With 2013 coming to an end, Dan Goymerac, vice president of industrial business development for Miron Construction Co., Inc., provides a look back at the power/renewables construction industry and provides a glimpse into trends that can be expected in the upcoming year.
What trends have you seen in power/renewable fuels construction in 2013?
Federal and State/MACT regulations are driving the traditional coal-fired power plants to look at back-end modifications for the addition of pollution control/prevention equipment, and also the conversion from coal to gas-fired facilities. With the current and upcoming regulations, there is considerable interest in alternative power sources such as biogas-to-energy, plastic-to-energy and waste-to-energy facilities. We’ve been approached by, and have been working with, companies to modify coal-powered facilities; many of these plants will be adding pollution-control equipment to help reduce emissions. In 2013, Miron constructed multiple notable biofuel facilities and had many opportunities to rebuild coal-power plants with the addition of back-end equipment.
Miron Construction is one of the largest providers of construction services for power/renewable fuels projects in the state. Power/renewable fuels is an exciting field for Miron, given the energy challenges our country faces today—and will face in the future. We continue to focus on serving industries in power and utilities, ethanol, wind, along with a strong focus on biofuels and alternative energy and development.
What are some notable power/renewable fuels projects Miron has completed in 2013?
One project that comes to mind is the GreenWhey Energy Food Waste-to-Energy project in Turtle Lake, Wis. GreenWhey Energy recycles food waste from the dairy industry to generate electricity. High-strength wastewater from area dairies is piped and trucked to the site and unloaded into one of several large equalization tanks. The contents of these tanks are then transferred to additional tankage where the feedstock is blended and fed into anaerobic digesters. The digesters consume and break down the organic material to produce methane gas. The methane is then supplied to biogas generators that produce 3.2 MW of electricity. In addition, heat from the biogas generator is captured and utilized to heat the building, preheat the feedstock and maintain the temperature of the anaerobic digesters.
Another notable project Miron recently completed is the Forest County Potawatomi Community Renewable Generation Facility in Milwaukee, Wis. This facility converts liquid and solid food wastes to biogas through an anaerobic digestion process. The biogas fuel generators produce a total of approximately 2.0 MW gross electrical power output, along with the capture and reuse of waste heat from the generators.
To put the power produced into perspective for both of the mentioned projects, each MW of power produced is enough power to supply electricity to approximately 900-1000 homes.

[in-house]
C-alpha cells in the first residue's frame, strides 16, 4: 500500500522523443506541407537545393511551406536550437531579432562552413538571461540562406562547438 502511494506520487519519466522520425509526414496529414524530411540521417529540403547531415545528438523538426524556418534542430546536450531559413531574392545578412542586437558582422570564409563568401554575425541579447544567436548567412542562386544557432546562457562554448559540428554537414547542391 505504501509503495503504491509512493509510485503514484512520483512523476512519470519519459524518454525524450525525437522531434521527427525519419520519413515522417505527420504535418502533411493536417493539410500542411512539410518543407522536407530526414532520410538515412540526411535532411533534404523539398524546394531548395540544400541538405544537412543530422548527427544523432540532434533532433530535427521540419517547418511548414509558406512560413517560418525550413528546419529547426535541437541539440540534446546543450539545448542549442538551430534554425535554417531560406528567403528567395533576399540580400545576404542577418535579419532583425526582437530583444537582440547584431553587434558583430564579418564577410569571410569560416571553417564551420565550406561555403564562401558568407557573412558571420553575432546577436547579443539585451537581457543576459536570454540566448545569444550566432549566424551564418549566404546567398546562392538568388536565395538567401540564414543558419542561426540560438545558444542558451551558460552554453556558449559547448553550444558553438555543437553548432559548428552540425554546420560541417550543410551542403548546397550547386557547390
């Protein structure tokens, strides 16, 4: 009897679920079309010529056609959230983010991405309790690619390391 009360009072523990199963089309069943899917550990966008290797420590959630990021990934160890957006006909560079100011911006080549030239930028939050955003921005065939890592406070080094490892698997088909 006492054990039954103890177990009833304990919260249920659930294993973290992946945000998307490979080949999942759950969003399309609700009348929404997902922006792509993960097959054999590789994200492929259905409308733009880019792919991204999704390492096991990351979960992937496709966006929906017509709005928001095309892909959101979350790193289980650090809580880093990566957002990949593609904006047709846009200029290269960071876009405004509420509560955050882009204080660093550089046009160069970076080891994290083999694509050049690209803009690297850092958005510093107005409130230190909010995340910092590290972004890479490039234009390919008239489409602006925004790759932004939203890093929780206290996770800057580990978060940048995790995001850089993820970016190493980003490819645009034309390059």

With both of these projects, Miron was integrally involved in the project planning and development, and providing value added services for: permitting, design, engineering, equipment procurement, along with providing overall general construction, start-up and commissioning.
What are some typical challenges you see in the alternative energy industry?
One of the biggest challenges in getting alternative energy projects off the ground is the process of securing feedstock and off-take agreements. These long-term relationships/agreements need to be in place early, prior to the project start, and as part of the contract there needs to be specifications focusing on quantity and quality of the feedstock being supplied.
Two other challenging areas for alternative energy projects is environmental permitting, and the acceptance of the general public. The permitting process can be time intensive, depending on the specific type of energy project, and the public perception of projects can potentially cause delays.
Are there any trends you see on the horizon for 2014?
There will definitely be a push for the construction of gas-fired generation facilities and peaking plants, along with the conversion of coal-fired facilities to gas-powered facilities. Also, there is a push to rebuild the back-end of coal-fired power plants and add pollution control/prevention equipment.
I believe we’ll see more upgrades and building infrastructure for hydroelectric plants. These plants can operate for decades, so there are opportunities to increase the amount of electricity generated by modernizing them and harnessing the natural power of water.
We also see more opportunities for waste-to-energy projects along with greater use of CNG (compressed natural gas). These projects will allow not only the recycling of commonly perceived garbage or waste streams, but the recovery of power and renewable resources from that waste.Photo courtesy of Greenfire.